What's going on with NEA 2012 TC4?


Current Lightcurve

Secular lightcurve of 2012 TC4 in Sep/Oct 2017
PDF Version

Secular lightcurve of 2012 TC4 in 2017
PDF Version
Data (MPC database)

Status Updates

2017 Oct 16: New orbit solution precludes any Earth impact for the next 100 years. Orbit solution JPL#56, which included radar astrometry and close encounter optical data, has ruled out any impact with the Earth in the next 100 years. As of 16 Oct 2017, 2012 TC4 has been removed from the Sentry: Impact Monitoring List.

2017 Oct 13: The new solution (#56) on SBDB and Horizons uses the close approach optical observations and the additional astrometry from MRO on the 13th. Many stations showed obvious along-track biases, probably caused by clock errors, and were therefore not included in the fit. With this solution, which is very much consistent with the previous ones, we have entered the reconstruction mode.
The close approach estimates and 3-sigma uncertainties are:
- Distance from the geocenter: 50151.40 +- 0.39 km
- Time of close approach: 2017-10-12 05:40:50.475 UTC +- 0.017 s

2017 Oct 11: Another movie showing the asteroid's motion across the sky is given here. It was obtained by Ryou Ohsawa and collaborators at the Kiso observatory in Japan on Oct. 10 and 11, using a newly developed CMOS camera. This movie also shows the asteroid getting brighter and fainter as it traverses the sky.

2017 Oct 11: A movie showing 2012 TC4 has been posted on the Gallery web page. It was obtained by Alberto Quijano Vodniza and Mario Rojas Pereira, University of Narino Observatory, Colombia, and clearly shows the asteroid getting brighter and fainter as it traverses the sky.

2017 Oct 11: The final orbit solution before close approach (JPL#55) remains stable, giving a close approach distance of 50,151.6 ±1.1 km and time of close approach 2017-10-12 05:40:50.464 ±0.03 s UT.

2017 Oct 10: Observations are ramping up with additional astrometry measurements, including three radar doppler measurement have been obtained. The current orbit (JPL#54) narrows the uncertainties significantly, giving a close approach distance of 50,151.6 ±1.6 km and the estimated time of close approach 2017-10-12 05:40:50.44 ±0.15 s UT.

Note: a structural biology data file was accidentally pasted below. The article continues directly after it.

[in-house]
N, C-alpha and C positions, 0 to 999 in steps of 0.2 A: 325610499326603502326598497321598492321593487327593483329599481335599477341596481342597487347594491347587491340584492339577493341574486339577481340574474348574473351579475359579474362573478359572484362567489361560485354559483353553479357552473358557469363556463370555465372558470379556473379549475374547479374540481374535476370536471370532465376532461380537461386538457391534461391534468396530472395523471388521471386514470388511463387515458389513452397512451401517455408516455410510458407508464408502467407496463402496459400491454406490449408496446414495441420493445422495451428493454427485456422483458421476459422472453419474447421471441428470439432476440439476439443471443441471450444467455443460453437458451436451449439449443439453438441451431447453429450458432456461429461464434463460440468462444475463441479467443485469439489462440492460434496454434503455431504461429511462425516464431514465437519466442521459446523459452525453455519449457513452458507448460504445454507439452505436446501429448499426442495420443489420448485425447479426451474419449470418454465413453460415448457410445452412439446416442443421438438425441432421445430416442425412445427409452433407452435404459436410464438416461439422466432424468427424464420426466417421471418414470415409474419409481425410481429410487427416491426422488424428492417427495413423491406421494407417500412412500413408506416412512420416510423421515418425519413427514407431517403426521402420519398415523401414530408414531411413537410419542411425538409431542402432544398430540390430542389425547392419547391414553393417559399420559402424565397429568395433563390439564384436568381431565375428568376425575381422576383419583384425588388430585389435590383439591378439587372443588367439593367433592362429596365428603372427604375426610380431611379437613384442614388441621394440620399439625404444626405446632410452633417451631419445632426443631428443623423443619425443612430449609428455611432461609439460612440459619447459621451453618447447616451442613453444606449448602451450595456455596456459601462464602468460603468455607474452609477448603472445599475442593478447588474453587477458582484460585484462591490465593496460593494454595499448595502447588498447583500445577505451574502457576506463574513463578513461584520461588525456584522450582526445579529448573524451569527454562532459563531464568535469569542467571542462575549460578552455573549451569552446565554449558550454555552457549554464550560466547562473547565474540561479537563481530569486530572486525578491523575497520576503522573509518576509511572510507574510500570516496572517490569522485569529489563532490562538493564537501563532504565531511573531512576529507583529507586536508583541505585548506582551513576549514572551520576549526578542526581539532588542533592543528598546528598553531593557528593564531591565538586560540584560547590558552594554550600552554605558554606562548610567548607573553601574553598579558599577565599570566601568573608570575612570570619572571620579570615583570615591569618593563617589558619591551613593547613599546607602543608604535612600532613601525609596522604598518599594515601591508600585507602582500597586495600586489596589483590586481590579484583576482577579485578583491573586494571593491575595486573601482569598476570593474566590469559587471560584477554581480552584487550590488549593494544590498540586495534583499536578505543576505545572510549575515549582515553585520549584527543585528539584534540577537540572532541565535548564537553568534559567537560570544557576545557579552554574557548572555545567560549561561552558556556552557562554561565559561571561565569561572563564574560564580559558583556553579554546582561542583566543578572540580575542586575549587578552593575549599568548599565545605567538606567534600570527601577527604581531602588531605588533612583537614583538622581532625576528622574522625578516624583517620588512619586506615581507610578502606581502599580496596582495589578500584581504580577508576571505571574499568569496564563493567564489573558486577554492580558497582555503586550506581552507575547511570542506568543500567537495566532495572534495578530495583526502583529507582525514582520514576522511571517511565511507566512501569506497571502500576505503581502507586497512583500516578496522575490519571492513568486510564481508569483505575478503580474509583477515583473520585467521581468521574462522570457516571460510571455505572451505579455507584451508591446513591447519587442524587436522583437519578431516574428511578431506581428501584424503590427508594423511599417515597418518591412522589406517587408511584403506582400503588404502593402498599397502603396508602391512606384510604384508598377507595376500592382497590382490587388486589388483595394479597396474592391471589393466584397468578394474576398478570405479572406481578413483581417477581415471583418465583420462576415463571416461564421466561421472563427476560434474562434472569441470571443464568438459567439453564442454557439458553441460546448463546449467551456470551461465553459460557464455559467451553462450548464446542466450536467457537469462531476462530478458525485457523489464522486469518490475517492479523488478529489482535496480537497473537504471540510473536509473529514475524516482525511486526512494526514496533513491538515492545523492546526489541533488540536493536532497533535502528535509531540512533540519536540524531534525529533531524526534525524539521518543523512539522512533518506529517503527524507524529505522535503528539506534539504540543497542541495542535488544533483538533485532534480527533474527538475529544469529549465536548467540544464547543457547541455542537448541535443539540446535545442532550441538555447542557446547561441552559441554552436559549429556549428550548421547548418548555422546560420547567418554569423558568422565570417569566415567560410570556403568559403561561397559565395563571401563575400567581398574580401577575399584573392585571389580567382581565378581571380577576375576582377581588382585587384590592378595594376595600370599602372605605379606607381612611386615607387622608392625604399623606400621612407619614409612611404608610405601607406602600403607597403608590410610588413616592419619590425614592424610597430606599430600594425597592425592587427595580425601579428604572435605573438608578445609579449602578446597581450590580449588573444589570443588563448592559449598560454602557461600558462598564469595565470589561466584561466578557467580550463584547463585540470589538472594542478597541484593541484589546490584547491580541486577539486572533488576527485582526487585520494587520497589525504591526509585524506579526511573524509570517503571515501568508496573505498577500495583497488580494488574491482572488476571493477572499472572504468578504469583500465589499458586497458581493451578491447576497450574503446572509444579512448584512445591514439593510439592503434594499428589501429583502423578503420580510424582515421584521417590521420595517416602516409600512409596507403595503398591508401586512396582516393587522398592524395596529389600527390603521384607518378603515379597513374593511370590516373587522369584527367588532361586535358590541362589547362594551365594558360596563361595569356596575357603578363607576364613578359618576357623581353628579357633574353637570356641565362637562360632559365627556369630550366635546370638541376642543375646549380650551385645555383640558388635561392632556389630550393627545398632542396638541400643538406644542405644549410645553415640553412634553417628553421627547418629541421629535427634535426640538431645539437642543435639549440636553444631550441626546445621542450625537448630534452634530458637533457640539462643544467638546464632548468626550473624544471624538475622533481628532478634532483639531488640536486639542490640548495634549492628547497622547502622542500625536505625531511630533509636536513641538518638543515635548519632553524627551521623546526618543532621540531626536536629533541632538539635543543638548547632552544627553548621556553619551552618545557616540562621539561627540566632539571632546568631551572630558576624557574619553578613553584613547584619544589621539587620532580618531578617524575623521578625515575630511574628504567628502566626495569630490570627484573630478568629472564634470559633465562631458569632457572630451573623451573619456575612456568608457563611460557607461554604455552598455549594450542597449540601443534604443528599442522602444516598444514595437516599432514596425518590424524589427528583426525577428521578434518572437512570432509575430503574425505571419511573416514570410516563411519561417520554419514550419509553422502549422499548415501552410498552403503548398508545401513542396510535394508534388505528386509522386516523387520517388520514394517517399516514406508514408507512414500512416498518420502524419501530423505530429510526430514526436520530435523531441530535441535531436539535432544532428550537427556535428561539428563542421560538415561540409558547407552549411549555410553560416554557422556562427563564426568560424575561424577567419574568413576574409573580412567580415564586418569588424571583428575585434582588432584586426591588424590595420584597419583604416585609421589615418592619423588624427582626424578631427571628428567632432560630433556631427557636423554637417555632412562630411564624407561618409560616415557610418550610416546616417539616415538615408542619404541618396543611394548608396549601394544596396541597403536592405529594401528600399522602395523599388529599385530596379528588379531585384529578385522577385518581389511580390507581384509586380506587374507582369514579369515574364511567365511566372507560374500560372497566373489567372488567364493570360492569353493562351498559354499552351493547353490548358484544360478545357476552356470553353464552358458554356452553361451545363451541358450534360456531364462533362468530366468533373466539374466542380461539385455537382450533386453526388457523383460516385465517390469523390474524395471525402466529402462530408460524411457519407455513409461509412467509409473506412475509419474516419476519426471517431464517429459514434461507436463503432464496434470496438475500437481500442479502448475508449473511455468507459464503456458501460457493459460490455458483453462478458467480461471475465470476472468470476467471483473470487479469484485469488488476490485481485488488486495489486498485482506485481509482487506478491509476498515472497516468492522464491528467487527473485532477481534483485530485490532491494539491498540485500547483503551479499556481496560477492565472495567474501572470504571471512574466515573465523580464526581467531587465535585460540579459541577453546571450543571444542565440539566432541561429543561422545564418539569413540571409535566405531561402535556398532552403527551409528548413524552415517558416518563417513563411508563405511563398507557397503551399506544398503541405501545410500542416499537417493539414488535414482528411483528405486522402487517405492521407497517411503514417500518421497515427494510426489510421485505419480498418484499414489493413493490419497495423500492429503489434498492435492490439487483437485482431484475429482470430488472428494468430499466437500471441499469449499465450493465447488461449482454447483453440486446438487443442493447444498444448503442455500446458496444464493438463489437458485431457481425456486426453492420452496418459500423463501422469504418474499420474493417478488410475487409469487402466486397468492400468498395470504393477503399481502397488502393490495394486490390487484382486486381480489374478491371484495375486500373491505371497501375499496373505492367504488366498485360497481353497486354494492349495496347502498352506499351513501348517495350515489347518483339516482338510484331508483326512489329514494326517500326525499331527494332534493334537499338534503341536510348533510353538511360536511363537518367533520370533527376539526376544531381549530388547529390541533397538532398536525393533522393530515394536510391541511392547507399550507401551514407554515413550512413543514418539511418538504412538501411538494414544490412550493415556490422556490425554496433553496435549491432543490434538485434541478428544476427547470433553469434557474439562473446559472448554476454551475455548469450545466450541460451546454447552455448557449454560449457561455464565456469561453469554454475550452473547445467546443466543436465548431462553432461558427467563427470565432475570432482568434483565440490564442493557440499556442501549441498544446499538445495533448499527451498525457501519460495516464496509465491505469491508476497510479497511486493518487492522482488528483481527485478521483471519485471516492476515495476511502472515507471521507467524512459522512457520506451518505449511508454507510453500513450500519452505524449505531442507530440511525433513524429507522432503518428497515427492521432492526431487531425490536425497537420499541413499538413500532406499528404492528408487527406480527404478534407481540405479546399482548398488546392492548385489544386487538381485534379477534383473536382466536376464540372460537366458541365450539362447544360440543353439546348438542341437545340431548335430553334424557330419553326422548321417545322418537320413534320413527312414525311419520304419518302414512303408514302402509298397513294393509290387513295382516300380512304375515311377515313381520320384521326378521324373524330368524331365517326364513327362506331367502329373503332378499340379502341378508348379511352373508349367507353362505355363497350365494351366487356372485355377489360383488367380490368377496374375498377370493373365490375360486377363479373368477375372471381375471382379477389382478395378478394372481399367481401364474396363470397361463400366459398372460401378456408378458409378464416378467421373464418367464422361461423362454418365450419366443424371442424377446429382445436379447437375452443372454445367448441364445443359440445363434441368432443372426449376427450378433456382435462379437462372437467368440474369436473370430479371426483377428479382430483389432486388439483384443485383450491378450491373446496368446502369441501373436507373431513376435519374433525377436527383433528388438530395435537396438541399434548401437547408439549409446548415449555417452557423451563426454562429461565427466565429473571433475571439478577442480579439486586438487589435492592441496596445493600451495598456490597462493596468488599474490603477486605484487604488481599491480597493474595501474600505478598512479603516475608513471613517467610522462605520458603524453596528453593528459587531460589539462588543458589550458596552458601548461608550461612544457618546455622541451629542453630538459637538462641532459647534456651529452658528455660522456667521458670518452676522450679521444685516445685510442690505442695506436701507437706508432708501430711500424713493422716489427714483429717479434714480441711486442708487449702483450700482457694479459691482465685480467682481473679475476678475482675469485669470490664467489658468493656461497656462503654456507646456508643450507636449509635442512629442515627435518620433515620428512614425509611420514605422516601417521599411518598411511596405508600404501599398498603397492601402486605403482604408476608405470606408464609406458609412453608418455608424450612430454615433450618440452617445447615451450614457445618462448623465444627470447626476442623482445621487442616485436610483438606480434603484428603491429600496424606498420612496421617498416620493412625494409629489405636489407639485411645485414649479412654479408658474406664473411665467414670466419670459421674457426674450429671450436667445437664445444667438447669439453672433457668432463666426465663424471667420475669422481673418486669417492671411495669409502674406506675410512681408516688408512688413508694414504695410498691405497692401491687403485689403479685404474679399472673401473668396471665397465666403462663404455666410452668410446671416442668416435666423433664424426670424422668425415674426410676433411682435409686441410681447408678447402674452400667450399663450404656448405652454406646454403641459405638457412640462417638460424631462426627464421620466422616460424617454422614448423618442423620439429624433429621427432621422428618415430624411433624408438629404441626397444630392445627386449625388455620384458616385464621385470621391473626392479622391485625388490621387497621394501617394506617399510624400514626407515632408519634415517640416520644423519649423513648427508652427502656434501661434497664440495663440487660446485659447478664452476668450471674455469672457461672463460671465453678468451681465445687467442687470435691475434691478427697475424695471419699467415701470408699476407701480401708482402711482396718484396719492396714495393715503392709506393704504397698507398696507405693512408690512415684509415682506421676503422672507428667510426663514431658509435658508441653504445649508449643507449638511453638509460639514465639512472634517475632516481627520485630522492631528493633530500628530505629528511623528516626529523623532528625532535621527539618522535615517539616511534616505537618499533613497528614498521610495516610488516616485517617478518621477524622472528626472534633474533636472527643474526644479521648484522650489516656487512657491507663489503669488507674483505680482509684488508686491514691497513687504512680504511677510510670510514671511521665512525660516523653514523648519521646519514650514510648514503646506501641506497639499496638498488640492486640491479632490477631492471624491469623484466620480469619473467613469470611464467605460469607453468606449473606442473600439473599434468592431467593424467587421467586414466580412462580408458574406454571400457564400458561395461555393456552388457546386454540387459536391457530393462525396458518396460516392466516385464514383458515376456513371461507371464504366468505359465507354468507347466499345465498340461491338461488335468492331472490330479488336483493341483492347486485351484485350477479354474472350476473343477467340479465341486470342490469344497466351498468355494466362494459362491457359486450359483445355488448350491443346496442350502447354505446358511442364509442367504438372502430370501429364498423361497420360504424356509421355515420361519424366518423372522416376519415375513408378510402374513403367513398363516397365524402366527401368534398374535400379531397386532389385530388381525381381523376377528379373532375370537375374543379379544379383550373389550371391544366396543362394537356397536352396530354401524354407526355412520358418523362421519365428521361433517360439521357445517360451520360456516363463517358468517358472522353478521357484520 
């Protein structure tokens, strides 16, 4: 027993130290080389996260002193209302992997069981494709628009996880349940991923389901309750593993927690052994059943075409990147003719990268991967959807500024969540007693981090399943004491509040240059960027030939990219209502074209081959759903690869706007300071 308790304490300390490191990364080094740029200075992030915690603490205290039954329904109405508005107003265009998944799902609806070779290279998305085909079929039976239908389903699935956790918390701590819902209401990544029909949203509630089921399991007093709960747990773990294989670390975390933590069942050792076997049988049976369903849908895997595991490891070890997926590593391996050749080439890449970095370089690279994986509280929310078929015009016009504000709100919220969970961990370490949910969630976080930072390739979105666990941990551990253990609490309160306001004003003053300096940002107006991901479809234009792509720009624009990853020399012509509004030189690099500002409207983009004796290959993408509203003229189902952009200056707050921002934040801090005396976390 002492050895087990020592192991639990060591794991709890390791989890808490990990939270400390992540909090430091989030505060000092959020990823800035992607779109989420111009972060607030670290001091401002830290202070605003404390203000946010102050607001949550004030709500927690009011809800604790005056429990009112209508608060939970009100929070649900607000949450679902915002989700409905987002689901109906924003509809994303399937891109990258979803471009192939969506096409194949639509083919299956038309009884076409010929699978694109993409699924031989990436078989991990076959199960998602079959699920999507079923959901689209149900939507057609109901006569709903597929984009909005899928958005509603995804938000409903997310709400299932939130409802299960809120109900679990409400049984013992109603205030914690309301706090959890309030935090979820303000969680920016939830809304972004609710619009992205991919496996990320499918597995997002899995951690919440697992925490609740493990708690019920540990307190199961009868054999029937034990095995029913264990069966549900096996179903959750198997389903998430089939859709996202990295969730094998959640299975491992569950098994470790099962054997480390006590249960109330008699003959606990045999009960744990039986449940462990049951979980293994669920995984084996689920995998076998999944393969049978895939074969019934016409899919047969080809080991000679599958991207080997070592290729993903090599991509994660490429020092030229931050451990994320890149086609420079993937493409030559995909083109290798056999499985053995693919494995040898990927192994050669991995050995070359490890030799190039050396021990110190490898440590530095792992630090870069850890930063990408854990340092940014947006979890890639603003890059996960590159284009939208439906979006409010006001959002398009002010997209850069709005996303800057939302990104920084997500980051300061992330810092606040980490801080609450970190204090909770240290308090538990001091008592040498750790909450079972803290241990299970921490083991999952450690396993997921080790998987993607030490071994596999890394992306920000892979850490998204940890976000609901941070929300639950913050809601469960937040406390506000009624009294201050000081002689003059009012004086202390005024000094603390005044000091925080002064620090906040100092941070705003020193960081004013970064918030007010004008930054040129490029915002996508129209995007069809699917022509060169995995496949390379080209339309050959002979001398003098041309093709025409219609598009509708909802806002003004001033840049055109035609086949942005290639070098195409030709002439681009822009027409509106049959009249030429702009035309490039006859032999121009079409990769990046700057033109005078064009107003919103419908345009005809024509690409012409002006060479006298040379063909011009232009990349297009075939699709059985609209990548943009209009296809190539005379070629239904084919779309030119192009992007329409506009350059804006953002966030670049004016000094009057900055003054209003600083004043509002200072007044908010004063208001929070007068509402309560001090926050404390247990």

2017 Oct 10: Observations are ramping up. 62 additional astrometry measurements, including a radar doppler measurement have been obtained. The current orbit (JPL#52) gives a close approach distance of 50,151.3 ±3.3 km and the estimated time of close approach 2017-10-12 05:40:49 ±7 s UT.

2017 Oct 9: Additional astrometry has been received from GiaGa Observatory (Oct 6), iTelescope Observatory, Nerpio (Oct 6), and Magdalena Ridge (Oct 7). The current orbit (JPL#50) gives a close approach distance of 50,151 ±6 km and the estimated time of close approach 2017-10-12 05:40:45 ±12 s UT.

2017 Oct 3: Additional astrometry has been received from Terksol (Sep 20, 22 & 25), SRO Observatory (Oct 1), and Magdalena Ridge (Oct 2). The current orbit (JPL#48) gives a close approach distance of 50,151 ±11 km and the estimated time of close approach 2017-10-12 05:40:44 ±12 s UT.

The orbit solution now precludes an Earth impact in 2050. See Orbit page for more details.

2017 Sep 29: Two new 2012 TC4 lightcurves were measured by Palomar 200-inch and Mayall 4M observers.

A description of the Palomar 200-inch results from Sept. 17 and 20, 2017 (posted Sep24) can be seen here, and the photometry data can be obtained here.
The Mayall 4 Meter results from Sept. 13 and 14, 2017 (posted on Sept. 28) can be seen here.

Both lightcurves exhibit the complex rotation signature seen during the 2012 discovery Earth close-approach, with a primary period approximately 12.25 minutes. Observers Brucker, Scotti and McMillan found a period of 12min 15sec, and observers Kramer (at telescope), Bauer, Masiero and Bozovic found a period of 12min 16sec in the preliminary reduction.